<iframe src="//www.googletagmanager.com/ns.html?id=GTM-MX3DVL" height="0" width="0" style="display:none;visibility:hidden"></iframe>OTC-Derivatives Business: Financial and Non-Financial Counterparties | Pestalozzi Attorneys at Law

OTC-Derivatives Business: Financial and Non-Financial Counterparties

20.12.2016

  • Financial / non-financial counterparties and their small equivalents
  • Small financial counterparties as Swiss-specific element
  • Thresholds defined in delegated regulation

1. Introduction

The over-the-counter (OTC) derivatives business is one of the most volatile business areas worldwide with a specific cross-border orientation. Most market participants in Switzerland operate on a cross-border basis with global capital flows. The importance of equivalence of regulatory efforts by the Swiss legislator has therefore been a core concern during the construction of a new regulatory regime. The risk of fragmentation and regionalization of different financial markets remains imminent.

There are Swiss-specific elements that deviate in parts from regulatory regimes in the EU and in the US. Swiss market participants need to know in advance which obligations are being imposed on them and need to realize that knowing the EU and US regulatory framework is crucial but not in itself sufficient to navigate the new Swiss regulatory structures.

The Swiss regulatory regime distinguishes between financial and non-financial counterparties. This distinction has an effect on transparency rules, counterparty credit risk provisions and the implementation of measures to reduce operational risks. OTC-derivatives trading will get more expensive in the future because of the higher level of standardization and higher capital requirements, not only for speculative but also for hedging purposes. Regulatory duties can vary significantly under the new Swiss law depending on the categorization of the respective market participants.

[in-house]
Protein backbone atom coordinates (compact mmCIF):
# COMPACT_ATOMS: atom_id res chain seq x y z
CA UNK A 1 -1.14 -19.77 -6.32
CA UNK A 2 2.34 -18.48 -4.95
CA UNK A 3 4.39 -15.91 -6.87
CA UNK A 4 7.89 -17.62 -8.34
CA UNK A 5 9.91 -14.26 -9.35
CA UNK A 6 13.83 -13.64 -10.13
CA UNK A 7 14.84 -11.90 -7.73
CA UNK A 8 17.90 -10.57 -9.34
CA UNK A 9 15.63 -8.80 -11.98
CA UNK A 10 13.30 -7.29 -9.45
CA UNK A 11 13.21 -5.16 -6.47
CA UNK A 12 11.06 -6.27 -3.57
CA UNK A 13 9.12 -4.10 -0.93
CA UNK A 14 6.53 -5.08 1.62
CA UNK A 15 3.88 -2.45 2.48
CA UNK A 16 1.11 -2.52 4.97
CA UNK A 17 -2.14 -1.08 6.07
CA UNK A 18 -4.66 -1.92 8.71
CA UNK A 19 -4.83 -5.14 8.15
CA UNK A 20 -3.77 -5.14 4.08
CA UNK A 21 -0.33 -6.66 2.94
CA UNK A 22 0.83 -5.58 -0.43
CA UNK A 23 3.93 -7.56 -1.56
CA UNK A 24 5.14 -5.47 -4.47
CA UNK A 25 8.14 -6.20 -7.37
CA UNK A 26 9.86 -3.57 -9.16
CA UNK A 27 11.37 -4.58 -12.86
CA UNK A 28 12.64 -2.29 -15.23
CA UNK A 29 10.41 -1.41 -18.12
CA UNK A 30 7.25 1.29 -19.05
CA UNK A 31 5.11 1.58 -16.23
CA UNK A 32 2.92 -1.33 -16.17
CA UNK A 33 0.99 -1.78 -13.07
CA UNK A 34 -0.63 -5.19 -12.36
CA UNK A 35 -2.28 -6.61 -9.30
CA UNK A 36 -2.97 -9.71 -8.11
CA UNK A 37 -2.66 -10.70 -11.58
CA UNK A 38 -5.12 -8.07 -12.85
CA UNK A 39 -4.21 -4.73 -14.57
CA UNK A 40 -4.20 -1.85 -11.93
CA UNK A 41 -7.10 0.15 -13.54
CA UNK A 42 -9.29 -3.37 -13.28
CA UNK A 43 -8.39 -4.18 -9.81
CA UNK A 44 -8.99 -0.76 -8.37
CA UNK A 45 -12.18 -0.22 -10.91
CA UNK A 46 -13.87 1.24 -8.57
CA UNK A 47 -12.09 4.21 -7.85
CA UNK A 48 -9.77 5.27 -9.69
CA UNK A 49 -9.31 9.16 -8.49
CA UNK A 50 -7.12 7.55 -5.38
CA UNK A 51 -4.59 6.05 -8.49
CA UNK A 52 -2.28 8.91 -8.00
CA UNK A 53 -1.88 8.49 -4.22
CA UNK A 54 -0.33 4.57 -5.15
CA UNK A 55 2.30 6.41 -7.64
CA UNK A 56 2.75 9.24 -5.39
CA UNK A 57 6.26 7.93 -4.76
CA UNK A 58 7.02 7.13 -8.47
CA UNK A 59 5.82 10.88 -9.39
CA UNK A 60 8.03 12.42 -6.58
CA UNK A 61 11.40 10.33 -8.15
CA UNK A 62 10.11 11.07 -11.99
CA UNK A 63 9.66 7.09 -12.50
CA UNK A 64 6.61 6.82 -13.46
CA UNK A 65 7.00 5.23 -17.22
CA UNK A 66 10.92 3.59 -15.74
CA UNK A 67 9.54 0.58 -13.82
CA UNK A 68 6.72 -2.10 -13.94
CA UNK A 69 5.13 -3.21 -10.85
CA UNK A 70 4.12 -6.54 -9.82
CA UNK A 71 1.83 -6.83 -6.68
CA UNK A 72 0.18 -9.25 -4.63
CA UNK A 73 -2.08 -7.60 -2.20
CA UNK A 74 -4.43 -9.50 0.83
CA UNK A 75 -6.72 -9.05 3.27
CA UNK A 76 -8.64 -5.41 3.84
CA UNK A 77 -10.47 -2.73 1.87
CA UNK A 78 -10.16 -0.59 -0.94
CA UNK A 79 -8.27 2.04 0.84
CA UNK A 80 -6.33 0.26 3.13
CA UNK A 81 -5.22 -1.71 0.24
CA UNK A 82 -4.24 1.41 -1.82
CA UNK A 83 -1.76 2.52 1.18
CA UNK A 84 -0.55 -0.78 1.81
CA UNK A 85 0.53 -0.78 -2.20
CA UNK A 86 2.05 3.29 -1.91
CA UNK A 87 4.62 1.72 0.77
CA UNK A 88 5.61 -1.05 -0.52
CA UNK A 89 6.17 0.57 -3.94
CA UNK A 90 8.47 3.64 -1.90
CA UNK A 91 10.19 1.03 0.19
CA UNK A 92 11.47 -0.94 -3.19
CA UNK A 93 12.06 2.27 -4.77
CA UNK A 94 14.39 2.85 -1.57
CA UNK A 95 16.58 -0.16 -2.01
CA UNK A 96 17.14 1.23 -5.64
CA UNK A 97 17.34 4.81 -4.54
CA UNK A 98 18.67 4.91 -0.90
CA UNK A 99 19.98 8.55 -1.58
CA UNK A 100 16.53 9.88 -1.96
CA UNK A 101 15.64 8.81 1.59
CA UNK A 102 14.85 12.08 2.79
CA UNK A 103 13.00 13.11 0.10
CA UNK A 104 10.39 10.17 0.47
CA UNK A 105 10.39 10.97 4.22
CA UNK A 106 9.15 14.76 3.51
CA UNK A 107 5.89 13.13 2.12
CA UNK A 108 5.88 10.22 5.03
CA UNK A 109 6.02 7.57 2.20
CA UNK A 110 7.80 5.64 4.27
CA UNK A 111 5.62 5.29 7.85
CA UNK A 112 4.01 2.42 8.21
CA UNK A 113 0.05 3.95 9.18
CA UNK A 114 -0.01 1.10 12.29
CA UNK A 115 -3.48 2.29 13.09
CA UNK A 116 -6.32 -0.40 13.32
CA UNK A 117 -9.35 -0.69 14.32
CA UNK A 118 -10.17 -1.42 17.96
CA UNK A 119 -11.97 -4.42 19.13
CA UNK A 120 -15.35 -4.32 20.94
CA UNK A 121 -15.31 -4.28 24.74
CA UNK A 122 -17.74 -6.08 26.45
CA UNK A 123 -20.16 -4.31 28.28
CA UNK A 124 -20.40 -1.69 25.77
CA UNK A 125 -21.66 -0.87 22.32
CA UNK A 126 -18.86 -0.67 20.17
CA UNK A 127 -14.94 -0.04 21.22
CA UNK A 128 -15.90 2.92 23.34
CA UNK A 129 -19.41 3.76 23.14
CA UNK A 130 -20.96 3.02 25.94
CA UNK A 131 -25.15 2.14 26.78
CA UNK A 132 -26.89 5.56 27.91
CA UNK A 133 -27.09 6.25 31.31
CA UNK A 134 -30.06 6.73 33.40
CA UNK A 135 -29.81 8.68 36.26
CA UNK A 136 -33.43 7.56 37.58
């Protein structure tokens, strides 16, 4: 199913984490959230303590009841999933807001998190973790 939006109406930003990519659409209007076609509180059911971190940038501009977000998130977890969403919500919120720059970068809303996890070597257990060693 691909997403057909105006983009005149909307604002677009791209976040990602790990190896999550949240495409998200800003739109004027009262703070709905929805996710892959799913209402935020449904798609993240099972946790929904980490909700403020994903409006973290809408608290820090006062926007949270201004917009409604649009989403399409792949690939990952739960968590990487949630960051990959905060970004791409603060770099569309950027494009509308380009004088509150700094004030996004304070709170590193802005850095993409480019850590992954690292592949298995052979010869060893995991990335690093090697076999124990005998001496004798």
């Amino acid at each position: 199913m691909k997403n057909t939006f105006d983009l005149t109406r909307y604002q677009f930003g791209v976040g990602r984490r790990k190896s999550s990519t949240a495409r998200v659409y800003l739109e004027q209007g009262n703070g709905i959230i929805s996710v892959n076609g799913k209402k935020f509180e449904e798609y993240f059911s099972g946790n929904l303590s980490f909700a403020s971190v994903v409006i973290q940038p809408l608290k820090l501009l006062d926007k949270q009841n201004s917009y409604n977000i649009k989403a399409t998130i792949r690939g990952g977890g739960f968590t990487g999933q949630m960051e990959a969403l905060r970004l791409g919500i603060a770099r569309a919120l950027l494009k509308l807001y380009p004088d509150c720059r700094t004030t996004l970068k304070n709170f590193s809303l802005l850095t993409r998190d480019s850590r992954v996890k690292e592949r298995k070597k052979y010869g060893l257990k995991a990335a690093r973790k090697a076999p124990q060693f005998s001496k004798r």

2. Overview of the New Financial Market Regulation

In Switzerland, we expect slightly more leeway for market participants to tailor structures for FinfraG-postimplementation trading compared to the EU. Indeed interesting is that the Swiss legislator did not follow the EU regarding the simple but strict distinction between financial and non-financial counterparties, but has introduced an additional category: the small financial counterparty.

Generally the measures introduced by FinfraG mainly target big international boker-dealers, such as global banks. Global banks have the financial capacity, experience, and internal set-up to deal with the reformed rules; they have also already been working on the MiFID I / MiFID II / MiFIR and the Dodd-Frank implementation for their crossborder businesses. The main burden for smaller market participants are the high costs and the lack of capacity not only to stem and navigate through the new regulatory world but also to adjust their business activities accordingly.